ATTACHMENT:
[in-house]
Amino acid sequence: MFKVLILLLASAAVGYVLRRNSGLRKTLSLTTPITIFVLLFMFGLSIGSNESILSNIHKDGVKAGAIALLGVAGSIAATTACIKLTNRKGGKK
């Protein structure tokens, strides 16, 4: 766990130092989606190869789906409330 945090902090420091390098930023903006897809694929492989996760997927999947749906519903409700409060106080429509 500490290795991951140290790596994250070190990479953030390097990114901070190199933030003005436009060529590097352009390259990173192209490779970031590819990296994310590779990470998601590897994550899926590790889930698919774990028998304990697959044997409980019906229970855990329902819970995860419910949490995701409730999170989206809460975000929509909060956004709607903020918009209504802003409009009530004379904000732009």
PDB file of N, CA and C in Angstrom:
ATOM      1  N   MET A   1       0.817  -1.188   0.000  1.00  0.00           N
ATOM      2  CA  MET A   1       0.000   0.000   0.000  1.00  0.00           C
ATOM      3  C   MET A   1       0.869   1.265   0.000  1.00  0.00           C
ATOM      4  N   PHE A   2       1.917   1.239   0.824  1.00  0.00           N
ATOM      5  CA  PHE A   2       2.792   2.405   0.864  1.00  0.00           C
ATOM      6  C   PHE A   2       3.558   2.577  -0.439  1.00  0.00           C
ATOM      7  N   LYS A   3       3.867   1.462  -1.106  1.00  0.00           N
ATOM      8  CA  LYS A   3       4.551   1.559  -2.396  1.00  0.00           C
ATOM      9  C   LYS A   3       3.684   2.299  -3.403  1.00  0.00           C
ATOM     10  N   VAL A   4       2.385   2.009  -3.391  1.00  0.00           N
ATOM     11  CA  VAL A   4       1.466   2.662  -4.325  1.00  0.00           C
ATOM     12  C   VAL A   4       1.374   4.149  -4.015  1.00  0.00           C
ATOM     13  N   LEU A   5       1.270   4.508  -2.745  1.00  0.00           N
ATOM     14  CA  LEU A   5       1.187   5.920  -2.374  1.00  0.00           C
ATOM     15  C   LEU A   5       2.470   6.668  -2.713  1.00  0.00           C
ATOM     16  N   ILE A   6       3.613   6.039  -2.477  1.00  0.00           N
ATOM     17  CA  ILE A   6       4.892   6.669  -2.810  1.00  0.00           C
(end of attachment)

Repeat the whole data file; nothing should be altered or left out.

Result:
[in-house]
Amino acid sequence: MFKVLILLLASAAVGYVLRRNSGLRKTLSLTTPITIFVLLFMFGLSIGSNESILSNIHKDGVKAGAIALLGVAGSIAATTACIKLTNRKGGKK
């Protein structure tokens, strides 16, 4: 766990130092989606190869789906409330 945090902090420091390098930023903006897809694929492989996760997927999947749906519903409700409060106080429509 500490290795991951140290790596994250070190990479953030390097990114901070190199933030003005436009060529590097352009390259990173192209490779970031590819990296994310590779990470998601590897994550899926590790889930698919774990028998304990697959044997409980019906229970855990329902819970995860419910949490995701409730999170989206809460975000929509909060956004709607903020918009209504802003409009009530004379904000732009």
PDB file of N, CA and C in Angstrom:
ATOM      1  N   MET A   1       0.817  -1.188   0.000  1.00  0.00           N
ATOM      2  CA  MET A   1       0.000   0.000   0.000  1.00  0.00           C
ATOM      3  C   MET A   1       0.869   1.265   0.000  1.00  0.00           C
ATOM      4  N   PHE A   2       1.917   1.239   0.824  1.00  0.00           N
ATOM      5  CA  PHE A   2       2.792   2.405   0.864  1.00  0.00           C
ATOM      6  C   PHE A   2       3.558   2.577  -0.439  1.00  0.00           C
ATOM      7  N   LYS A   3       3.867   1.462  -1.106  1.00  0.00           N
ATOM      8  CA  LYS A   3       4.551   1.559  -2.396  1.00  0.00           C
ATOM      9  C   LYS A   3       3.684   2.299  -3.403  1.00  0.00           C
ATOM     10  N   VAL A   4       2.385   2.009  -3.391  1.00  0.00           N
ATOM     11  CA  VAL A   4       1.466   2.662  -4.325  1.00  0.00           C
ATOM     12  C   VAL A   4       1.374   4.149  -4.015  1.00  0.00           C
ATOM     13  N   LEU A   5       1.270   4.508  -2.745  1.00  0.00           N
ATOM     14  CA  LEU A   5       1.187   5.920  -2.374  1.00  0.00           C
ATOM     15  C   LEU A   5       2.470   6.668  -2.713  1.00  0.00           C
ATOM     16  N   ILE A   6       3.613   6.039  -2.477  1.00  0.00           N
ATOM     17  CA  ILE A   6       4.892   6.669  -2.810  1.00  0.00           C